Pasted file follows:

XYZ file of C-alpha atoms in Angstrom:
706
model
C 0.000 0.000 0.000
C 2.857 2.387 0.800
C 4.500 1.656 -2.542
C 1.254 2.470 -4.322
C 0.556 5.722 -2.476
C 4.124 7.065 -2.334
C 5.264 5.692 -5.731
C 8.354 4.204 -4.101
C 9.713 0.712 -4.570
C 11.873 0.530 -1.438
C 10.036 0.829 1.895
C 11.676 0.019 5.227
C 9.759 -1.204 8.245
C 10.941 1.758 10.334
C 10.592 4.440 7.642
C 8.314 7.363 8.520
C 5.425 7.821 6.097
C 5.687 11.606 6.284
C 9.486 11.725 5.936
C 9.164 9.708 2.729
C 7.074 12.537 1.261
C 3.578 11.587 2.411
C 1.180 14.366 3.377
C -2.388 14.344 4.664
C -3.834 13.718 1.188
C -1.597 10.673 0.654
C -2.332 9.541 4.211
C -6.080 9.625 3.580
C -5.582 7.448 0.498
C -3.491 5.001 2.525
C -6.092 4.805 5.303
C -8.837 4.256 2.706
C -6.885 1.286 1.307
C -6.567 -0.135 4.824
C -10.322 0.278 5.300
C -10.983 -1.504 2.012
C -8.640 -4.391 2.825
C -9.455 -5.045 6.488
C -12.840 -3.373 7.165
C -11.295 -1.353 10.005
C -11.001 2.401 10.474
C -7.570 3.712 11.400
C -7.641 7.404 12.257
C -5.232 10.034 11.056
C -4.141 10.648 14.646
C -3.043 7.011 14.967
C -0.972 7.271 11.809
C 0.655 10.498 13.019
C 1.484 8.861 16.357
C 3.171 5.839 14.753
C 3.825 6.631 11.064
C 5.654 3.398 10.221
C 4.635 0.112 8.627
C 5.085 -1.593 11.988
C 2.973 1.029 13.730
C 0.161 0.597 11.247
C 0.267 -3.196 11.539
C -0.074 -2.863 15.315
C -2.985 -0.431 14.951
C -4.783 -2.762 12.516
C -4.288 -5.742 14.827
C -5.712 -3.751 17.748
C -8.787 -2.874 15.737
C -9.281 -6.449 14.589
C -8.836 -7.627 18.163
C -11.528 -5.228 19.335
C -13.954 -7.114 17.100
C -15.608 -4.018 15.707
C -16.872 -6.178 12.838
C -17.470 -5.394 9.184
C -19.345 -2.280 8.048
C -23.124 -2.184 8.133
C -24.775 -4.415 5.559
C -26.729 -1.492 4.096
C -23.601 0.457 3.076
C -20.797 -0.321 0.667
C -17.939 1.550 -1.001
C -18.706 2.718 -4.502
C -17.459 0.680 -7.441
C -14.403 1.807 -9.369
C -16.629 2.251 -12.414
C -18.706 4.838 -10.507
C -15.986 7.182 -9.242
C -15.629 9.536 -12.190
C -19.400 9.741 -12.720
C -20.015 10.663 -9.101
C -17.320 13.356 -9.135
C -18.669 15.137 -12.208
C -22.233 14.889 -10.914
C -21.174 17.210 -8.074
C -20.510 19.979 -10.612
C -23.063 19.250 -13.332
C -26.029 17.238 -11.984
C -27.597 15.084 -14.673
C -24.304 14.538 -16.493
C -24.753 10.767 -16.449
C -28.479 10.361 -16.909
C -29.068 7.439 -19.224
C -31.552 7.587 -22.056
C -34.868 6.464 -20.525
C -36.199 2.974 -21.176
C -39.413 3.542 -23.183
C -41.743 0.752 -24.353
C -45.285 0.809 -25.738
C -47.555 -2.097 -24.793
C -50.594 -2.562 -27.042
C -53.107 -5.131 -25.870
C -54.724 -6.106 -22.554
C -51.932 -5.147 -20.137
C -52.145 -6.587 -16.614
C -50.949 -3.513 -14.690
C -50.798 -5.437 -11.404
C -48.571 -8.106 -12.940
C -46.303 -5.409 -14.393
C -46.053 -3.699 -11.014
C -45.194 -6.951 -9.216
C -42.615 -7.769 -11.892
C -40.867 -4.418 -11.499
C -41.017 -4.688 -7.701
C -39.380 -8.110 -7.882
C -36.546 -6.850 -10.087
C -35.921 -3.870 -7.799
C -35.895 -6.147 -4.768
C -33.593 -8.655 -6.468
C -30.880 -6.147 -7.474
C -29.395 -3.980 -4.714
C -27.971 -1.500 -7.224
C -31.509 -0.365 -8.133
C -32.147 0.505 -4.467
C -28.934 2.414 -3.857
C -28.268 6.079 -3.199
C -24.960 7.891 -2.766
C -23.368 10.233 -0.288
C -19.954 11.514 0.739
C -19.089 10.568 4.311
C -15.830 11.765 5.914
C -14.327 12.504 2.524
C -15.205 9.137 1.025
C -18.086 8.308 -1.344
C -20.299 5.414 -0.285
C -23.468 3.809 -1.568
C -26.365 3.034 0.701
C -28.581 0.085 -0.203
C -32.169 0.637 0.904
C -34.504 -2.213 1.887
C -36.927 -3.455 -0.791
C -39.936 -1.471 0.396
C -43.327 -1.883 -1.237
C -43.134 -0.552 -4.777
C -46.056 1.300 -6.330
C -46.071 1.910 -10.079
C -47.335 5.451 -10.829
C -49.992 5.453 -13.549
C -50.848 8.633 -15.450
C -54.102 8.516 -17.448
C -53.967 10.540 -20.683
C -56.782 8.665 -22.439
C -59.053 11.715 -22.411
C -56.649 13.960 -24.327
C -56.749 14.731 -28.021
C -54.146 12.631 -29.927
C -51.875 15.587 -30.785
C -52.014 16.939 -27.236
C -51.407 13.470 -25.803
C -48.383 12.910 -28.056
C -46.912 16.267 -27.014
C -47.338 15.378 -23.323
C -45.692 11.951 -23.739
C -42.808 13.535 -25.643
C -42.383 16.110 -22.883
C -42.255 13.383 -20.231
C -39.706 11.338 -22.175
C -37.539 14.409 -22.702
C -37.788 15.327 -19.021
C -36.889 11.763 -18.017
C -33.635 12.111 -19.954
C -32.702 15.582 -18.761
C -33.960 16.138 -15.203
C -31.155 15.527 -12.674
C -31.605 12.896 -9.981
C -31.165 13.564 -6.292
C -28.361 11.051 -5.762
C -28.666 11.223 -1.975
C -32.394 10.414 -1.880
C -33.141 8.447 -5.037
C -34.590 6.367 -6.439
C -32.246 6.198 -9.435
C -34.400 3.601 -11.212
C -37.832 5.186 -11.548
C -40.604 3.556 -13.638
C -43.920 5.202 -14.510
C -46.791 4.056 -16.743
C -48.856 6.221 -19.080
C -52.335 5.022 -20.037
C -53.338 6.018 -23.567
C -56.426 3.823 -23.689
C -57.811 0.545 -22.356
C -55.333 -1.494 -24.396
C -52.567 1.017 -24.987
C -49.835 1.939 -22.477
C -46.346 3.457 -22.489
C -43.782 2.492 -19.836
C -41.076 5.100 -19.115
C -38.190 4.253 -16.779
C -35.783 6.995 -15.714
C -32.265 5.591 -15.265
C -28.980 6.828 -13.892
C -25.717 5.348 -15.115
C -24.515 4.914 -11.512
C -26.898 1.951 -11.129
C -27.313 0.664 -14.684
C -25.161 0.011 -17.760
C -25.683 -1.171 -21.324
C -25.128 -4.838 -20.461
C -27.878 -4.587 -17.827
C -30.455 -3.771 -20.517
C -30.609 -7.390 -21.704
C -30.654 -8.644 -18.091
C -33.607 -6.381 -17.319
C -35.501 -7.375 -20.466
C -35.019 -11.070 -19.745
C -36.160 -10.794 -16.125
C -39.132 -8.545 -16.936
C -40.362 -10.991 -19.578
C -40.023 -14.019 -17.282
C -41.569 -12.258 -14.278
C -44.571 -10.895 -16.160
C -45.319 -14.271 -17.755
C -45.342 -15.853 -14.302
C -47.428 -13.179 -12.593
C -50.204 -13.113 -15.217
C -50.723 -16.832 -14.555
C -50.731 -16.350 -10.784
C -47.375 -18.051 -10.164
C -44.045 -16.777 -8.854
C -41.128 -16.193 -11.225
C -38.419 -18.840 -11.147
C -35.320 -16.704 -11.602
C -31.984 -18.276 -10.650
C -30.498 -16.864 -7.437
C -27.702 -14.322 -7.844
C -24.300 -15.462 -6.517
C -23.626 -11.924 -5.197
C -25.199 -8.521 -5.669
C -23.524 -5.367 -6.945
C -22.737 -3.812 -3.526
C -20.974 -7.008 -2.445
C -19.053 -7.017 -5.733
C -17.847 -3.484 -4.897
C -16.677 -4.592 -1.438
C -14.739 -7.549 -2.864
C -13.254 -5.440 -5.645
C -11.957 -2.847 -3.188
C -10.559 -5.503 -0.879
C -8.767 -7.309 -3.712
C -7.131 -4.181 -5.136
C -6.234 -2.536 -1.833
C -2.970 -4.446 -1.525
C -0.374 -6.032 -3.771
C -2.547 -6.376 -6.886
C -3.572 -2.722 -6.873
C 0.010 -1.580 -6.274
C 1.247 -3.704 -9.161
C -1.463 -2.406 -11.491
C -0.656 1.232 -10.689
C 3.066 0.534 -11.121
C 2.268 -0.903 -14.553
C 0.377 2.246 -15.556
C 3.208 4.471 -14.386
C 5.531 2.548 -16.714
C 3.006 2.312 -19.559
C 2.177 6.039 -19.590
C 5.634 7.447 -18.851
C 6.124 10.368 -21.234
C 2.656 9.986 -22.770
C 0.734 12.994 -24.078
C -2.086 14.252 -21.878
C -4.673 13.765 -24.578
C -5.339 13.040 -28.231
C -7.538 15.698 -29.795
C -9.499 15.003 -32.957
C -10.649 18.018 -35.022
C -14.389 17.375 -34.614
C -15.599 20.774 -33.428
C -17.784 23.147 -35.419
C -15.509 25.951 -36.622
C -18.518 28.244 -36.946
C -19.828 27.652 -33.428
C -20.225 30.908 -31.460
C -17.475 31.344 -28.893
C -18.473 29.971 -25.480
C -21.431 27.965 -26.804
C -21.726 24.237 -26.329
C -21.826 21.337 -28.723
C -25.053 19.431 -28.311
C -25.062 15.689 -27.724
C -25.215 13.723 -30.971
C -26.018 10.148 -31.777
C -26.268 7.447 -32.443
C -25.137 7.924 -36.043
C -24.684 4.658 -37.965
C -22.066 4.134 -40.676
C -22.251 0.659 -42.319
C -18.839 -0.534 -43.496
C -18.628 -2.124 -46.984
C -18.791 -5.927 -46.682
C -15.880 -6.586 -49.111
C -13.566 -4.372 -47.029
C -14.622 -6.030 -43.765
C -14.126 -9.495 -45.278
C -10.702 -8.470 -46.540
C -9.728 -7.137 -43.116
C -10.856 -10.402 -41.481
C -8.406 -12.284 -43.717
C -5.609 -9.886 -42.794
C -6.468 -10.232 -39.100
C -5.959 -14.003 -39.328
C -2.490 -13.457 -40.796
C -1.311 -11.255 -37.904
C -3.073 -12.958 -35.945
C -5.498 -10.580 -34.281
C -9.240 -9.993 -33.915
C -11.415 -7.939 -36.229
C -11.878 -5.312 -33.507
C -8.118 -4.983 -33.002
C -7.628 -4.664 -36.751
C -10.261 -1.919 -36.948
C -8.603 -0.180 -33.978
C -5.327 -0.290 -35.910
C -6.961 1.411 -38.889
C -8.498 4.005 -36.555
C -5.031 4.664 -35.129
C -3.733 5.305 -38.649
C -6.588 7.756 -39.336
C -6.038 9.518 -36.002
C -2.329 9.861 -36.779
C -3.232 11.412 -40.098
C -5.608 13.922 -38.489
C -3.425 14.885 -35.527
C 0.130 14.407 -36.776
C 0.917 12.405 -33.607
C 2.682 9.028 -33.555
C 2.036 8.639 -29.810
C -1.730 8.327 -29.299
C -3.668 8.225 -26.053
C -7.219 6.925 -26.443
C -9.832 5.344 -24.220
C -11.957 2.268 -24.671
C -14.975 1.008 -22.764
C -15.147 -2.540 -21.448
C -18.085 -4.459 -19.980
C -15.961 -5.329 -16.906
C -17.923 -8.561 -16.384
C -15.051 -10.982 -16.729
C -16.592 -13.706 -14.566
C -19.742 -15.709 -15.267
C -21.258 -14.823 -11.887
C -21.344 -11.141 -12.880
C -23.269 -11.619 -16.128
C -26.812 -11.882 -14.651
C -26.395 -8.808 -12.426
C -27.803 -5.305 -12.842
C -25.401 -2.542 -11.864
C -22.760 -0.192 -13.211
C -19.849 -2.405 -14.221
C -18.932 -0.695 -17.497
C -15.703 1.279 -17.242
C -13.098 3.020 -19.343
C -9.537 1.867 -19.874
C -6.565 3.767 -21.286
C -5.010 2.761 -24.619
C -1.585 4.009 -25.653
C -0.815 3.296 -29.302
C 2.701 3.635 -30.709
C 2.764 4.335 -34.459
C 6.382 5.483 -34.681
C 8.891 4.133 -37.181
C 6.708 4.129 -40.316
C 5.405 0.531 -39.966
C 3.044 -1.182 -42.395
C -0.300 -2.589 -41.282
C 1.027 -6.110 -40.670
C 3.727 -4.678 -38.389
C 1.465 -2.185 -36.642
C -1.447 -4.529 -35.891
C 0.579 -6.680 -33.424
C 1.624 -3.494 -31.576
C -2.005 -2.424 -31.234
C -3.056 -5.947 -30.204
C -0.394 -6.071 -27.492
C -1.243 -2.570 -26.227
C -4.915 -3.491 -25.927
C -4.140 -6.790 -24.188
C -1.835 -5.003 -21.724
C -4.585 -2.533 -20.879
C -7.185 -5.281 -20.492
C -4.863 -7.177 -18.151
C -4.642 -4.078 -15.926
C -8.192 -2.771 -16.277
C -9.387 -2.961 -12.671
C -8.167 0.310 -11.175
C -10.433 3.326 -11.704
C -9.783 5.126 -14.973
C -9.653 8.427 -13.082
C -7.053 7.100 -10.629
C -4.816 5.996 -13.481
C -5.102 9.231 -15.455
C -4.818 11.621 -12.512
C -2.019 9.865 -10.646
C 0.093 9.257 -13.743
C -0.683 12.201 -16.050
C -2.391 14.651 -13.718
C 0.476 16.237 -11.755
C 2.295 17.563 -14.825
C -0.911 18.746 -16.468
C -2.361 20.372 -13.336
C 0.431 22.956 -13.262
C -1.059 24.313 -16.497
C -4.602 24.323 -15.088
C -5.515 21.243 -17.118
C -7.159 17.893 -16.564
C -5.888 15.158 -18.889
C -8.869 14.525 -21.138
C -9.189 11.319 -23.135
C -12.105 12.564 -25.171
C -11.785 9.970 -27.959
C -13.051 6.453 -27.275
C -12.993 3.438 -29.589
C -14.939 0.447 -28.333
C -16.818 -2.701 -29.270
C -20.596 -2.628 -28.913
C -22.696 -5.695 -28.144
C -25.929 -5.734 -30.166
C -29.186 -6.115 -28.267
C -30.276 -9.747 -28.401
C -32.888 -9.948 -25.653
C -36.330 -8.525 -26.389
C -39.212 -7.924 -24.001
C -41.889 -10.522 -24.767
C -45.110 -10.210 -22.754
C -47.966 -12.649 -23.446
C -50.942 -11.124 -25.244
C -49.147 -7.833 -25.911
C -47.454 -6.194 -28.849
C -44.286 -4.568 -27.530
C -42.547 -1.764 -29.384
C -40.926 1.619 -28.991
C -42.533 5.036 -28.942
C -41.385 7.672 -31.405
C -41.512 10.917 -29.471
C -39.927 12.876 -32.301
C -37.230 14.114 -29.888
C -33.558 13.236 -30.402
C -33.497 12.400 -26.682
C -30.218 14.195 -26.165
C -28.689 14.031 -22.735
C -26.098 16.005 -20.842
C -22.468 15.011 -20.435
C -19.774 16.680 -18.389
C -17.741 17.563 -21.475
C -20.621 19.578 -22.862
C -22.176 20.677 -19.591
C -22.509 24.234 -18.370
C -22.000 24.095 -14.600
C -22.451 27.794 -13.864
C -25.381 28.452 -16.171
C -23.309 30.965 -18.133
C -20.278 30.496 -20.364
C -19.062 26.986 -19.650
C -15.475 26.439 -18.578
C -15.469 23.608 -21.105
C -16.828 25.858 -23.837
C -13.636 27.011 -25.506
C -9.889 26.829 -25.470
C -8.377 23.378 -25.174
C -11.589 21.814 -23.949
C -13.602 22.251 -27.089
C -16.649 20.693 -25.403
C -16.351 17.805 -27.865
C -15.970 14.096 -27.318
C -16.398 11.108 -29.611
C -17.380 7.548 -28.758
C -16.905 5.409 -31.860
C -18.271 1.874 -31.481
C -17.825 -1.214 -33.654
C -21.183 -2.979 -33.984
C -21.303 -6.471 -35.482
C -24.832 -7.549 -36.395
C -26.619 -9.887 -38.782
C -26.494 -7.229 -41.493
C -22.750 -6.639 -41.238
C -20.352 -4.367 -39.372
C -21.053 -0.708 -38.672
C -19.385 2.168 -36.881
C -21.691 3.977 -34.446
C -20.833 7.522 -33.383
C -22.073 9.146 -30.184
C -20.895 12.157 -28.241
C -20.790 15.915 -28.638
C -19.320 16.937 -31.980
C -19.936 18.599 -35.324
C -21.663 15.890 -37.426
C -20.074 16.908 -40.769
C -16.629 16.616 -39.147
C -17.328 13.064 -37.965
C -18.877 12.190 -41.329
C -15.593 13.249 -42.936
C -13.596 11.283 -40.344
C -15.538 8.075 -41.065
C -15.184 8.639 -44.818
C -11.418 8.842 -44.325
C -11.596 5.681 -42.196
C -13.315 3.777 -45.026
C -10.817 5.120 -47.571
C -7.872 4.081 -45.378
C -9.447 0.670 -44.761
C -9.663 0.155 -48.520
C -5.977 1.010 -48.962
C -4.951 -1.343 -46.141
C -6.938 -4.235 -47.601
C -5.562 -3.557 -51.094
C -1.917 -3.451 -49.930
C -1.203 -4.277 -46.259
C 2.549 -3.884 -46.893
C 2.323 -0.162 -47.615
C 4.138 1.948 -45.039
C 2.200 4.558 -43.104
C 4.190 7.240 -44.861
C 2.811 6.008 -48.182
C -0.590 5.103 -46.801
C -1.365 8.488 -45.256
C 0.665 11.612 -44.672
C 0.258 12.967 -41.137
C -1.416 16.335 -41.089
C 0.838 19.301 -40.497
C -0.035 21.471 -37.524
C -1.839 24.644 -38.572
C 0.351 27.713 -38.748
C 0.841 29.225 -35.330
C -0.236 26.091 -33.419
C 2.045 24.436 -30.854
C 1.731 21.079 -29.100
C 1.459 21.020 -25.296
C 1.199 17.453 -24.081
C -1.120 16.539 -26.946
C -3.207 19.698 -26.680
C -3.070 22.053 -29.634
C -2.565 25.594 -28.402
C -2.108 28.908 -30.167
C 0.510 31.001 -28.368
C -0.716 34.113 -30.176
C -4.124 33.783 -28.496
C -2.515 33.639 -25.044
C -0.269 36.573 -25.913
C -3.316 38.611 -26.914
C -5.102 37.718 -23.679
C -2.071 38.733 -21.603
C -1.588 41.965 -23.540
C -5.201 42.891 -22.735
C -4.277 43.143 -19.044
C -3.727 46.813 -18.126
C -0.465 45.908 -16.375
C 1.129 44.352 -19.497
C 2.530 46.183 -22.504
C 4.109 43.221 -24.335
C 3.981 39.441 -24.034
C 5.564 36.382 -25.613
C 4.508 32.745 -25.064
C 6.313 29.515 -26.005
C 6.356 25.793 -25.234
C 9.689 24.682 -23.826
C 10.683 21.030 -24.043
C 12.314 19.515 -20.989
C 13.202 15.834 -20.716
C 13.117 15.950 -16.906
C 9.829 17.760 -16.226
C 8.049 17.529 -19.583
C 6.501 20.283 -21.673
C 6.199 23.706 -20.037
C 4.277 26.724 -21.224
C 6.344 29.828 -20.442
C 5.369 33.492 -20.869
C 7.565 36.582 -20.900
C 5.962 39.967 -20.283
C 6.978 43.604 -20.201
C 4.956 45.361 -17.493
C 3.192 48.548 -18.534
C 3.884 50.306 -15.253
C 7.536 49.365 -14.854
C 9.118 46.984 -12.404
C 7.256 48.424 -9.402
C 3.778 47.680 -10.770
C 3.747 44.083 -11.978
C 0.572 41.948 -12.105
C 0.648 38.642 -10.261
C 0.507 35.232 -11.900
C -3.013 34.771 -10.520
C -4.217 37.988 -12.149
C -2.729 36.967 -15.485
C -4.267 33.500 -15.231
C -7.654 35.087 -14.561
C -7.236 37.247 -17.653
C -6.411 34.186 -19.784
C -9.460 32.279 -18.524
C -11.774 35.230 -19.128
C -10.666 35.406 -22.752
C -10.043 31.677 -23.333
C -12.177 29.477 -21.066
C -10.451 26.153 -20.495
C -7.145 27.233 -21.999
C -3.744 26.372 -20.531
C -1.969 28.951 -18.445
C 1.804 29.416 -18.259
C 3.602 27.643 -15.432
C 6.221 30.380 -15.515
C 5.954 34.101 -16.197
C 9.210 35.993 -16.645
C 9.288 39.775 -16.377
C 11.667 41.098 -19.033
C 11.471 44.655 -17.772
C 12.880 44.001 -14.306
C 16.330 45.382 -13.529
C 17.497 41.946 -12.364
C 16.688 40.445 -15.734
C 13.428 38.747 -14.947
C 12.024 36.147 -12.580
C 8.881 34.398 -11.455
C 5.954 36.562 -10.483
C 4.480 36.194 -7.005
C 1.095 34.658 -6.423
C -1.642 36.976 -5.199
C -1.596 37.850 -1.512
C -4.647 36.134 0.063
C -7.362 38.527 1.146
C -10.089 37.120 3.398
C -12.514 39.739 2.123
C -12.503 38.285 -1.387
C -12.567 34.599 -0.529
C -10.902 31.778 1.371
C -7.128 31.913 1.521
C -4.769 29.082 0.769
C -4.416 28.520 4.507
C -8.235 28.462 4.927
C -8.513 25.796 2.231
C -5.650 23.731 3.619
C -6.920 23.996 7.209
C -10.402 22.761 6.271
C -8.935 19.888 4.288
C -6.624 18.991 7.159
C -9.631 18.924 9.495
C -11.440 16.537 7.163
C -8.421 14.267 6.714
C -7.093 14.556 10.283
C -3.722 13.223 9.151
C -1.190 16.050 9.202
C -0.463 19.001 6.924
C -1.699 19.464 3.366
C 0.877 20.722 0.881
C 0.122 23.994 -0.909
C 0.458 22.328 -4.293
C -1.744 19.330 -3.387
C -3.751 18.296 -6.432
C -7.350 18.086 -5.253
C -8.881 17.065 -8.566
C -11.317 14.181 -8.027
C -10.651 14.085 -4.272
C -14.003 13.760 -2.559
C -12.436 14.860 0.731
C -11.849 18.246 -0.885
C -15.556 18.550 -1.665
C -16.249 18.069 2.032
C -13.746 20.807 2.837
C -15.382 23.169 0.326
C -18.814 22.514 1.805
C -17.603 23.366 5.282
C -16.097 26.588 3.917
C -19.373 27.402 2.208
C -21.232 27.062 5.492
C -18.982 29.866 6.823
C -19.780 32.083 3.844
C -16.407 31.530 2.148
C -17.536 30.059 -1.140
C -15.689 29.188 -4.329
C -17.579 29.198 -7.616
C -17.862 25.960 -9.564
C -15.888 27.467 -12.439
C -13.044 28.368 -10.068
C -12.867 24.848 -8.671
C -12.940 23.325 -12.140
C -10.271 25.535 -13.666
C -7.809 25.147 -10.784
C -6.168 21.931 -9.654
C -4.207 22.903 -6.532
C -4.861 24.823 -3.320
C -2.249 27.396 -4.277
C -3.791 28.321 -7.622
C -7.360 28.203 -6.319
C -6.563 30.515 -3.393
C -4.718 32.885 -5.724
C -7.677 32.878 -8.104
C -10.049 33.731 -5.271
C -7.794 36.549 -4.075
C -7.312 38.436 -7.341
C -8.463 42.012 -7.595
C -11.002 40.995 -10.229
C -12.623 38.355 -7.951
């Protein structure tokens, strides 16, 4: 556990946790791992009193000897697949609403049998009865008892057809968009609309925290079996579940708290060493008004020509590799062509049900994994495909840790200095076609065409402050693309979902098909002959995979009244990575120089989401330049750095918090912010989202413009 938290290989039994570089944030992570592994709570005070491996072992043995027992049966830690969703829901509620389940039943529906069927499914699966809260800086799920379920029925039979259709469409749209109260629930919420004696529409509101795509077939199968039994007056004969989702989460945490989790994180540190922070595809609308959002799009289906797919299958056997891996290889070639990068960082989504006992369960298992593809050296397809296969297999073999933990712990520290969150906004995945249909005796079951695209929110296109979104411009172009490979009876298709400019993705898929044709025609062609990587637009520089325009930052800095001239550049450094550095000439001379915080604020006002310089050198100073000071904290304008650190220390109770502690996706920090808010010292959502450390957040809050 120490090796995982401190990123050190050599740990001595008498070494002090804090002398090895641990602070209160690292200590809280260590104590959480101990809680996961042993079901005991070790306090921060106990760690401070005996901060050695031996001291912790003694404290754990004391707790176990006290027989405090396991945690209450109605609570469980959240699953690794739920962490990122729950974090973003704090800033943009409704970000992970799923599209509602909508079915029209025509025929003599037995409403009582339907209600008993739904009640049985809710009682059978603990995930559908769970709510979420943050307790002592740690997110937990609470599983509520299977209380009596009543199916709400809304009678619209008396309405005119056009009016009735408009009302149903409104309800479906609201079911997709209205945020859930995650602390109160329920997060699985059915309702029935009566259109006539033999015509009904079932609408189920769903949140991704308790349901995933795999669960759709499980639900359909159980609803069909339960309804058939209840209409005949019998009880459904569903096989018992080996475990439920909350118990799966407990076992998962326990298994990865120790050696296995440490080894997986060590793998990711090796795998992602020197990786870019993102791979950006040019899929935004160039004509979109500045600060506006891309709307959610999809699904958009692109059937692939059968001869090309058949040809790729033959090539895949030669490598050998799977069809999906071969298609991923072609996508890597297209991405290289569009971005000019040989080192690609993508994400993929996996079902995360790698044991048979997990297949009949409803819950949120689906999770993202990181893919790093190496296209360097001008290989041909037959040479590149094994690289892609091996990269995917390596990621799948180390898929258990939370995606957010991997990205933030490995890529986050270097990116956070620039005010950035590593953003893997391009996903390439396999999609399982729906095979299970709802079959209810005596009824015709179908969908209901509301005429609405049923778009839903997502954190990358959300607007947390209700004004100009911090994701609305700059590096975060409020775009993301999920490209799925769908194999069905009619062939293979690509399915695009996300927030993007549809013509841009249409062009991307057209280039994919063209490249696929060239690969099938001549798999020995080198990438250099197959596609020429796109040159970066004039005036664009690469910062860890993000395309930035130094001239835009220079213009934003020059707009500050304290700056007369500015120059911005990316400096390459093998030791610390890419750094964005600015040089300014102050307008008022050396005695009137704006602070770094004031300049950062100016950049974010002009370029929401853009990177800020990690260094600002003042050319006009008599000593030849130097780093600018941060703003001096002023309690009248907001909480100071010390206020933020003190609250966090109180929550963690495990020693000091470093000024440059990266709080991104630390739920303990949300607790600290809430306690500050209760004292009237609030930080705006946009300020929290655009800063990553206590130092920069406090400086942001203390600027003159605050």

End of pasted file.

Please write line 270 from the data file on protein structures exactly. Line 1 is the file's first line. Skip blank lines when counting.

C 2.268 -0.903 -14.553